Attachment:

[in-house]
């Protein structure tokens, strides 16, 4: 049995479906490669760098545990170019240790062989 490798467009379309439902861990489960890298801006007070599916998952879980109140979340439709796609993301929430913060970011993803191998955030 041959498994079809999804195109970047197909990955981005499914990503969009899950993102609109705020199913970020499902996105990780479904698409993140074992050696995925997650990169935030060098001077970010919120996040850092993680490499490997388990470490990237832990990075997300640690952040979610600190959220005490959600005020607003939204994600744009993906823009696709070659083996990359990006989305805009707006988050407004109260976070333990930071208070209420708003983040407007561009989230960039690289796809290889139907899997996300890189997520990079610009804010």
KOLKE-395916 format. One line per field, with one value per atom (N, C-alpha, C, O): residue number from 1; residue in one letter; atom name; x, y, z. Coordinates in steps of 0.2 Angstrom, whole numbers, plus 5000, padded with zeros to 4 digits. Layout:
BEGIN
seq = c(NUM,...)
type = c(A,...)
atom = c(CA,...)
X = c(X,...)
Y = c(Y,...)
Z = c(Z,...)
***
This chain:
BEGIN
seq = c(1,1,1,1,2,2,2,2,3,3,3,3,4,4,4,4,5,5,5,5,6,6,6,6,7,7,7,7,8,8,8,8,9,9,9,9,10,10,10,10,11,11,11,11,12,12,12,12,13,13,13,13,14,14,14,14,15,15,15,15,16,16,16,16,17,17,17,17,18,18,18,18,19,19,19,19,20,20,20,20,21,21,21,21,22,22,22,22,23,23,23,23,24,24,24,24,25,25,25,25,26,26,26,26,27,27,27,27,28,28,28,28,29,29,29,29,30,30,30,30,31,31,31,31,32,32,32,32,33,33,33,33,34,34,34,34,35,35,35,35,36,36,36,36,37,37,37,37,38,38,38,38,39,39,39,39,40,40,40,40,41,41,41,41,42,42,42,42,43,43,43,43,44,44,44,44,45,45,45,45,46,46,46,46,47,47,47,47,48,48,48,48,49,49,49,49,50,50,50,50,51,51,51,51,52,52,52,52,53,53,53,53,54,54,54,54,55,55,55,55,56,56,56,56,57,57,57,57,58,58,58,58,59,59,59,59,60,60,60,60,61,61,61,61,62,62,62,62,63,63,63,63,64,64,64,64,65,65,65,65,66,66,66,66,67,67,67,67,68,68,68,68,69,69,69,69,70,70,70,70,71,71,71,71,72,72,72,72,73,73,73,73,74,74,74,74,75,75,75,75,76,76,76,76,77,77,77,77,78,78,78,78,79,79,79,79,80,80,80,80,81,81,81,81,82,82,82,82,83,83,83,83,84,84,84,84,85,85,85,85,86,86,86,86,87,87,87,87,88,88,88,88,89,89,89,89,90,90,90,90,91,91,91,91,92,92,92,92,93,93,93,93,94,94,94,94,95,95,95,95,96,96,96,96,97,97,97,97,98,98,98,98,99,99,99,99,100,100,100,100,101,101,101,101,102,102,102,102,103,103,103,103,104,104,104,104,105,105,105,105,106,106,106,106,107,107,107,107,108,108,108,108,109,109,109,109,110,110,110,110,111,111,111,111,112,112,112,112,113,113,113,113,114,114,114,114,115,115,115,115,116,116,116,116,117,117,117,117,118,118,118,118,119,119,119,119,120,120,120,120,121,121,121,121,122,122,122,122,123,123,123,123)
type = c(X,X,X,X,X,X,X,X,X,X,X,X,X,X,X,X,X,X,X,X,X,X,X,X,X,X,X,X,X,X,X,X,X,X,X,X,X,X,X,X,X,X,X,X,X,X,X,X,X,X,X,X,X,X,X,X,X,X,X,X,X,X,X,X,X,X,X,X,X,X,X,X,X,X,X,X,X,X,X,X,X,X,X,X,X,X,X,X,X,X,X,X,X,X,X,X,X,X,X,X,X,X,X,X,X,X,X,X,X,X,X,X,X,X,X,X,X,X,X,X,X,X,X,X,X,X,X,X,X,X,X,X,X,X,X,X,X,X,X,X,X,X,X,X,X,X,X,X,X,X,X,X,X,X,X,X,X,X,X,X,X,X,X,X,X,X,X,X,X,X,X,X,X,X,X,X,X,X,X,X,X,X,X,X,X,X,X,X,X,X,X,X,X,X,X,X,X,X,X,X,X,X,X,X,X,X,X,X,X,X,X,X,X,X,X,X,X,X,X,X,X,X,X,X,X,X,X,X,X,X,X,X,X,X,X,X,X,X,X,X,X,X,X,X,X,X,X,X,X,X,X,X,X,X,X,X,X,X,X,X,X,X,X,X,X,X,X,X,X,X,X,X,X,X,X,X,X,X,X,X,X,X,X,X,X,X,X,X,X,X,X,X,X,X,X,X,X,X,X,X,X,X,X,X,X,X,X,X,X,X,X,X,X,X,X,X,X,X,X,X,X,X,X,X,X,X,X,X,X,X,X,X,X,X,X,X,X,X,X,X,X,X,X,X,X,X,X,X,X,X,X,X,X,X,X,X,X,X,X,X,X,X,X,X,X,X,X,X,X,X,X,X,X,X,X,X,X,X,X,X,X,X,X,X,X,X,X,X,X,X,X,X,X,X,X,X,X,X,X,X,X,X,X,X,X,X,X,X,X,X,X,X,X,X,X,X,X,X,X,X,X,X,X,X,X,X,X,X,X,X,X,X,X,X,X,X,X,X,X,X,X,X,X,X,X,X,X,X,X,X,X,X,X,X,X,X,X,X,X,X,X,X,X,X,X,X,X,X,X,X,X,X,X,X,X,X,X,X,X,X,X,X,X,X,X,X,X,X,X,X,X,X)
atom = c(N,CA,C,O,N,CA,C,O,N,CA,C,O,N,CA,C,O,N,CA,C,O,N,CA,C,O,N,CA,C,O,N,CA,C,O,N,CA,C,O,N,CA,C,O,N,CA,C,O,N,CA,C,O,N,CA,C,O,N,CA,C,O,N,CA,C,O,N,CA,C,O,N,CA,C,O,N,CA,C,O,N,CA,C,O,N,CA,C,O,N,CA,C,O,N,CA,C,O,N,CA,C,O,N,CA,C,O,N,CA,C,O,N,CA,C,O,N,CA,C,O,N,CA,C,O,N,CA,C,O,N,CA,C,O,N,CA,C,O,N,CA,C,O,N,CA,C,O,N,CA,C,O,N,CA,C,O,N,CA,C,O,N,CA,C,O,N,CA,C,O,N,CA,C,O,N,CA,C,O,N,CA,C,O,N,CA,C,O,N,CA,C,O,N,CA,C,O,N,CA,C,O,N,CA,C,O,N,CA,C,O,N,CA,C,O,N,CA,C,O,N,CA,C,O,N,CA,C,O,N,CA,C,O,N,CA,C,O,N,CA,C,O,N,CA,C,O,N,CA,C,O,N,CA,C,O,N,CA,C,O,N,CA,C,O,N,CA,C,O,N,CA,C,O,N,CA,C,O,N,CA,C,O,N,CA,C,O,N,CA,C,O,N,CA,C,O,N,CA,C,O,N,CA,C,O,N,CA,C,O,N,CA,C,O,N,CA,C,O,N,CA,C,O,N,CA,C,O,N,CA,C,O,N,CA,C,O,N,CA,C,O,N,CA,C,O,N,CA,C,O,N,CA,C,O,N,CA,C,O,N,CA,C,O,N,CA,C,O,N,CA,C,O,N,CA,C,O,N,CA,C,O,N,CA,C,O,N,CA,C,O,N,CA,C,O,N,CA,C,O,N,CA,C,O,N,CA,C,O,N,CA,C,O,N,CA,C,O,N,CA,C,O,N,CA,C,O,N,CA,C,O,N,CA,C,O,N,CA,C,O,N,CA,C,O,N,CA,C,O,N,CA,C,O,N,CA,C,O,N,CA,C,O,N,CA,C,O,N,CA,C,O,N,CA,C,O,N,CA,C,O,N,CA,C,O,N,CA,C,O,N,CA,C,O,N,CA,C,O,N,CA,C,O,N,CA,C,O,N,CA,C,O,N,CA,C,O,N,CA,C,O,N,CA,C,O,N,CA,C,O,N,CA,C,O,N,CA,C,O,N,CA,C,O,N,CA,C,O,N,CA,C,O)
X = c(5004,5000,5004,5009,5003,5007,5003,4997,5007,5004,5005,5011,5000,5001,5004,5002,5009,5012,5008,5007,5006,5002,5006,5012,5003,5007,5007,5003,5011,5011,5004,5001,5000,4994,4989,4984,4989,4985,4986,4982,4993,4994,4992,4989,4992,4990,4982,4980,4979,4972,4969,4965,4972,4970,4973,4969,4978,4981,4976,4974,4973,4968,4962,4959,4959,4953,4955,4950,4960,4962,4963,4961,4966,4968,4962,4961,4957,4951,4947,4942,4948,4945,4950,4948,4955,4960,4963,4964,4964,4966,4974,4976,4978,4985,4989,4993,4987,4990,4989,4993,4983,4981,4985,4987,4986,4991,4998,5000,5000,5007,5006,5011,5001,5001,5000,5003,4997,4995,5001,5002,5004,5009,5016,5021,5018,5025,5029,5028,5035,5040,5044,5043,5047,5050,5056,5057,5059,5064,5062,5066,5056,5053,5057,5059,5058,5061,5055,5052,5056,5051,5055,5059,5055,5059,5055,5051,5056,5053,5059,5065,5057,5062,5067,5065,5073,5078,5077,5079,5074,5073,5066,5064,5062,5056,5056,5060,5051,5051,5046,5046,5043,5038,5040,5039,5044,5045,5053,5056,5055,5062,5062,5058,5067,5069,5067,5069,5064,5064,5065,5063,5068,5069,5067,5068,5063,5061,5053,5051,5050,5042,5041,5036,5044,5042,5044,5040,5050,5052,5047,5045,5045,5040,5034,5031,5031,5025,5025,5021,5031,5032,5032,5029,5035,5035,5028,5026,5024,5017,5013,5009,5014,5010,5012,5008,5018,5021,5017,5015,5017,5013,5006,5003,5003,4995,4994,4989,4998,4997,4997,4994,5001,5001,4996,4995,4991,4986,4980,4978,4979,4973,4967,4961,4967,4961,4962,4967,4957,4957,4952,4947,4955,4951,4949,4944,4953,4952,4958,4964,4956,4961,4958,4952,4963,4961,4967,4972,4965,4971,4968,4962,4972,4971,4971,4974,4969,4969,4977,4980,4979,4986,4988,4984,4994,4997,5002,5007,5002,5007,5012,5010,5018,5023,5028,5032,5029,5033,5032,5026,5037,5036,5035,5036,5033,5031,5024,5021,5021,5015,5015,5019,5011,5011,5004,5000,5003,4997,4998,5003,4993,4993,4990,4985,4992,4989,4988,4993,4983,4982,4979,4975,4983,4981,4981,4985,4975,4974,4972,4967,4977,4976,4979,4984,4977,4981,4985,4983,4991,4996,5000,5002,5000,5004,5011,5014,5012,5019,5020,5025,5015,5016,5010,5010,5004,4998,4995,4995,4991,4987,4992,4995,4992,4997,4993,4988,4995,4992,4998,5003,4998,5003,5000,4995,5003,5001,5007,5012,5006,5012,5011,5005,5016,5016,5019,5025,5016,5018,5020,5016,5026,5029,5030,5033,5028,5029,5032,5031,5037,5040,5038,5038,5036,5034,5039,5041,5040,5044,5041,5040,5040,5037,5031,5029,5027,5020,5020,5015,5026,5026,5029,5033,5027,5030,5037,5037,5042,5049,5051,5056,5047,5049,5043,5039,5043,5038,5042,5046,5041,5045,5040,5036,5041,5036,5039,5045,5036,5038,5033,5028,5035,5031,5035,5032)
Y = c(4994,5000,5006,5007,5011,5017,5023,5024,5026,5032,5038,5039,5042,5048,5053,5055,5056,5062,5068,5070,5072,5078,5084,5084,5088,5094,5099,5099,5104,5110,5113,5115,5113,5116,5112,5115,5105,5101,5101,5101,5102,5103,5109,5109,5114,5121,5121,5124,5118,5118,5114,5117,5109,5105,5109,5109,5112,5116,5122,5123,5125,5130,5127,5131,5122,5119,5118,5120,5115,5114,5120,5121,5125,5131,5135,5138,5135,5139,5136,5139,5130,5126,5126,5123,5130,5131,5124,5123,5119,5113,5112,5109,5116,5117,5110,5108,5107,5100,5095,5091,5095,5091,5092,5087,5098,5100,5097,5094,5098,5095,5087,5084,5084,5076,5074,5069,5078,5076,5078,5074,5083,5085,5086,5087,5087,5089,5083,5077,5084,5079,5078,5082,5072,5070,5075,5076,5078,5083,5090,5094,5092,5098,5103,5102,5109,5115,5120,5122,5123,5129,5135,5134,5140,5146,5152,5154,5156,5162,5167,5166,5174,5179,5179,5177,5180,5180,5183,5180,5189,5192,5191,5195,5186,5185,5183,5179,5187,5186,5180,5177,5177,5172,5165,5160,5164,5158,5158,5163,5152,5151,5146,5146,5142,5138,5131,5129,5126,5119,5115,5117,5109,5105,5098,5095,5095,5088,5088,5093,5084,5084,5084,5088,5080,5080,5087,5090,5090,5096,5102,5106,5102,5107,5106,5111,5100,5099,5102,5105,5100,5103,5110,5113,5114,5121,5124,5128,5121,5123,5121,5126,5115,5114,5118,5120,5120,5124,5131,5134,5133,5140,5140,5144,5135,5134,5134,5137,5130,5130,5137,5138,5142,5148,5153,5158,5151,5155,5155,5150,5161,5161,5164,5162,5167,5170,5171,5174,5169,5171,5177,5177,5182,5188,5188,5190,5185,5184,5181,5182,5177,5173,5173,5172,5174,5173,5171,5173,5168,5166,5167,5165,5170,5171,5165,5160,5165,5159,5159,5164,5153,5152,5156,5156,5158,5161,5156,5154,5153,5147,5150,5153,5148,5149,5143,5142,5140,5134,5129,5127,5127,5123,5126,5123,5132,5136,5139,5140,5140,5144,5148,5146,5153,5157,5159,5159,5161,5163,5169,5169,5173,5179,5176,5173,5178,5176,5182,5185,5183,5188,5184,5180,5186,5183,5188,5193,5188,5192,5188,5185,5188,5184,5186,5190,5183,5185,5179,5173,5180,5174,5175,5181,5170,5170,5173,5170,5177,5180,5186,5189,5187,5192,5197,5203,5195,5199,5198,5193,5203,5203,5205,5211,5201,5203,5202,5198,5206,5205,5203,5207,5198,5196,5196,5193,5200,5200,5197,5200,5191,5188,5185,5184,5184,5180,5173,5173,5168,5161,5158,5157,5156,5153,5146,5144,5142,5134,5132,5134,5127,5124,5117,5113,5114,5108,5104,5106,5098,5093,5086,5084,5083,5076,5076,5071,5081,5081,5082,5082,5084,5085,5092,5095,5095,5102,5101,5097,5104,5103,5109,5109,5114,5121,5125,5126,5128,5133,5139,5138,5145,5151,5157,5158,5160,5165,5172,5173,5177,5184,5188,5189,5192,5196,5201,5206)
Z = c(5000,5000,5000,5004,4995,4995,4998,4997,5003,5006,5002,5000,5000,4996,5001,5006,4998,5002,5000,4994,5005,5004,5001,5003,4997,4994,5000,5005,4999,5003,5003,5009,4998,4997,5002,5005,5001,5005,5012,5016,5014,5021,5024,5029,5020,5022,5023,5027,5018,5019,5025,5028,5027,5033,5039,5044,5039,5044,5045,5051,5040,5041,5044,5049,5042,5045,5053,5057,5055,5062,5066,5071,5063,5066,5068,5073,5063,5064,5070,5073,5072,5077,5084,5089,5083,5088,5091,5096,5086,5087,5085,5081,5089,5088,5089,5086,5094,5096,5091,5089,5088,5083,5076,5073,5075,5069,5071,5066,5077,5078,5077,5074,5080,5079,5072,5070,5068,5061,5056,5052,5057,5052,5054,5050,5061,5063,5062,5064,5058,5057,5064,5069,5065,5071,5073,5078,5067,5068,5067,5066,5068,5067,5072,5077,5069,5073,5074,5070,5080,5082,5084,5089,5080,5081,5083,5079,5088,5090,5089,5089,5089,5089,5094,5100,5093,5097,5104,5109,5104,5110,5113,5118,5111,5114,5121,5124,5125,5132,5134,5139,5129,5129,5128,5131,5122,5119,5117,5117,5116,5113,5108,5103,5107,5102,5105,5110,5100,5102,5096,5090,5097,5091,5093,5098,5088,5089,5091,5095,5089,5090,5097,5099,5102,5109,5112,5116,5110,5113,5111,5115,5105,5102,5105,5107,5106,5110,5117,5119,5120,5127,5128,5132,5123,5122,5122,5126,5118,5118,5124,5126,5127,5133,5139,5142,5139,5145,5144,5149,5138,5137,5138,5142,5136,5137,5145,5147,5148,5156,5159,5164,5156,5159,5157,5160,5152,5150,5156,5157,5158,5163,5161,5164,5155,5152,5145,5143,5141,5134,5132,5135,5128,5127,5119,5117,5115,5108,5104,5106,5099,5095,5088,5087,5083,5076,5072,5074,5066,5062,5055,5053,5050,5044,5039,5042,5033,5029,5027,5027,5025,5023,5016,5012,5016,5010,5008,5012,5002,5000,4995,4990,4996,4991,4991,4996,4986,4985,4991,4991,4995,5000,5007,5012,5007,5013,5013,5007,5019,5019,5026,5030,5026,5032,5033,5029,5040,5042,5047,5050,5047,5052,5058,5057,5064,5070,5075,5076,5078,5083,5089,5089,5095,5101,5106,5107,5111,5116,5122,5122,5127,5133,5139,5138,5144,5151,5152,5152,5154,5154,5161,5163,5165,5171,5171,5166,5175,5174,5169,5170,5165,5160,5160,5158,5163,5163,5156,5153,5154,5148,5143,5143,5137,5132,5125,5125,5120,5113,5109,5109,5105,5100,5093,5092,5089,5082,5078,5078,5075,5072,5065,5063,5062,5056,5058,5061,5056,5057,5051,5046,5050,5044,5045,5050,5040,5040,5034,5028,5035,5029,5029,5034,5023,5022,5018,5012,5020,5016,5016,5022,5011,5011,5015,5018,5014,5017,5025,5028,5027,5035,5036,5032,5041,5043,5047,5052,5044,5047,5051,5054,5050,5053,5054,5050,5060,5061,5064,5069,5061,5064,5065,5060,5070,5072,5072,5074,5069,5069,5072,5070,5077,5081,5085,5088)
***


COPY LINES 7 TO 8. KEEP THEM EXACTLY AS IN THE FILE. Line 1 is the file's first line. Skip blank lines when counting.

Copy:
atom = c(CA,...)
X = c(X,...)